GeoStabilization International® was asked to look at an urgent situation above a national railway operator’s switching yard, which was on the edge of the roadway of a key route in the area. The affected area was supported by gabion baskets above a highly fractured rock substrate 100 feet above the railroad yard. This support issue jeopardized 80 linear feet of the roadway.
GeoStabilization’s engineers performed site investigation utilizing rope access techniques due to the site’s limited accessibility. Measurements and photographs were taken from various vantage points, and Dr. Skip Watts (Radford University) and Dr. Brendan Fisher (Fisher & Strickler Rock Engineering) were consulted for additional repair options. All data collected was used to produce field sketches, then developed into an estimate, and eventually to perform global stability modeling to verify the field observations and initial conceptual design approach. A firm price proposal was submitted in 2011 and was funded by the railroad in 2012.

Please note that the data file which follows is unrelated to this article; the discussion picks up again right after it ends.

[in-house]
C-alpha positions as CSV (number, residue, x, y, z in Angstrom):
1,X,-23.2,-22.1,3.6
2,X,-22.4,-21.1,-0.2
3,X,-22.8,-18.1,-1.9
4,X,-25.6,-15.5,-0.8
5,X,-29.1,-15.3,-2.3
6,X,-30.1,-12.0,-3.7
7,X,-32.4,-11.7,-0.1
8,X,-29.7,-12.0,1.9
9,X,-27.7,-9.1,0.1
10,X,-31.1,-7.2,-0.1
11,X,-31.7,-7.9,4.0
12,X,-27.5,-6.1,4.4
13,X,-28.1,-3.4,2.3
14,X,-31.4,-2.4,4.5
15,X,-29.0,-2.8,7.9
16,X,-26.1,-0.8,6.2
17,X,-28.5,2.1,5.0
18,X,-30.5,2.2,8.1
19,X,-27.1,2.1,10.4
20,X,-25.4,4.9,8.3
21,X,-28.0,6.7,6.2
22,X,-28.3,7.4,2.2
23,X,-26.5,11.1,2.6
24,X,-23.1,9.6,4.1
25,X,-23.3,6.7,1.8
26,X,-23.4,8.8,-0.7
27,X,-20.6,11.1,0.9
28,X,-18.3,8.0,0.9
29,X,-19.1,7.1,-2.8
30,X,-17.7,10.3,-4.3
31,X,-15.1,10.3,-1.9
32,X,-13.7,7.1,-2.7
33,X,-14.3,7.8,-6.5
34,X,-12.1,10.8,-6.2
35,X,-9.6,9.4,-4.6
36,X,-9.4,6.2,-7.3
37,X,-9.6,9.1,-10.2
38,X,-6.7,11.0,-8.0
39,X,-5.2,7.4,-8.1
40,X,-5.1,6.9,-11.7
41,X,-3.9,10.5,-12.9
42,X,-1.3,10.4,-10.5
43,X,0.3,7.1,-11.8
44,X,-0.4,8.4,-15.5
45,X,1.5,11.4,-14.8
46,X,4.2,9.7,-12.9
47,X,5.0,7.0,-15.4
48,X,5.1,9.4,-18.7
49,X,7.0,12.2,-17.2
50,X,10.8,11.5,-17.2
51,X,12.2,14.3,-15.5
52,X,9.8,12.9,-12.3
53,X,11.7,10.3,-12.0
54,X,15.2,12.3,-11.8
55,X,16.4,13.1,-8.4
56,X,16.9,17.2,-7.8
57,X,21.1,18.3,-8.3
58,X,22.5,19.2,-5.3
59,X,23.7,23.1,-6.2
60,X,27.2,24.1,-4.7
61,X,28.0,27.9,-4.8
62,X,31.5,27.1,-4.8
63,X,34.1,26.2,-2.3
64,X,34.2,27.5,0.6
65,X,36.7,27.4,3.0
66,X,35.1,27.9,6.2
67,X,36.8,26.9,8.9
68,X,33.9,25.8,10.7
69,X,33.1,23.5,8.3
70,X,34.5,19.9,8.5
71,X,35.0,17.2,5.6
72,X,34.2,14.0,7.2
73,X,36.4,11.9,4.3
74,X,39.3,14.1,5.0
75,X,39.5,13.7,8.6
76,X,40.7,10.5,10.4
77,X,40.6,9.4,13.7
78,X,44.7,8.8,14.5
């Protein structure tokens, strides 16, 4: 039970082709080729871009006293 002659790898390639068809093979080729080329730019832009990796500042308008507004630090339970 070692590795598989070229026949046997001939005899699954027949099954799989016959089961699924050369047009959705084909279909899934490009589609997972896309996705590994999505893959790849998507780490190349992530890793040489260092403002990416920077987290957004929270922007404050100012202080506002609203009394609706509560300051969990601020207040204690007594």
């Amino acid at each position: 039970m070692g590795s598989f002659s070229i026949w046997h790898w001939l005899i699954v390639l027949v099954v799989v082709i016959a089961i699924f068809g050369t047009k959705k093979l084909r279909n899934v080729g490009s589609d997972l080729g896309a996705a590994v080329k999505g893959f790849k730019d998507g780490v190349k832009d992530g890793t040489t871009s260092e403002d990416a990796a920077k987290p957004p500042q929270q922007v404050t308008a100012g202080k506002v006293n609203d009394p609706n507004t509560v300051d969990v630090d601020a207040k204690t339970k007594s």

During the repair, GeoStabilization provided road traffic control while the railroad handled coordination with train traffic. The work included installing multiple rows of various lengths of grouted Self-Drilling SuperNails® installed through the gabion baskets for the entire length. Bedrock was encountered beyond the gabion baskets. Despite multiple time delays for trains over a two-week period, the project was invoiced at the proposed firm price amount.
In June, GeoStabilization received a phone call about 7:30 am that KY 221 had slipped down the hillside creating a large drop in the pavement.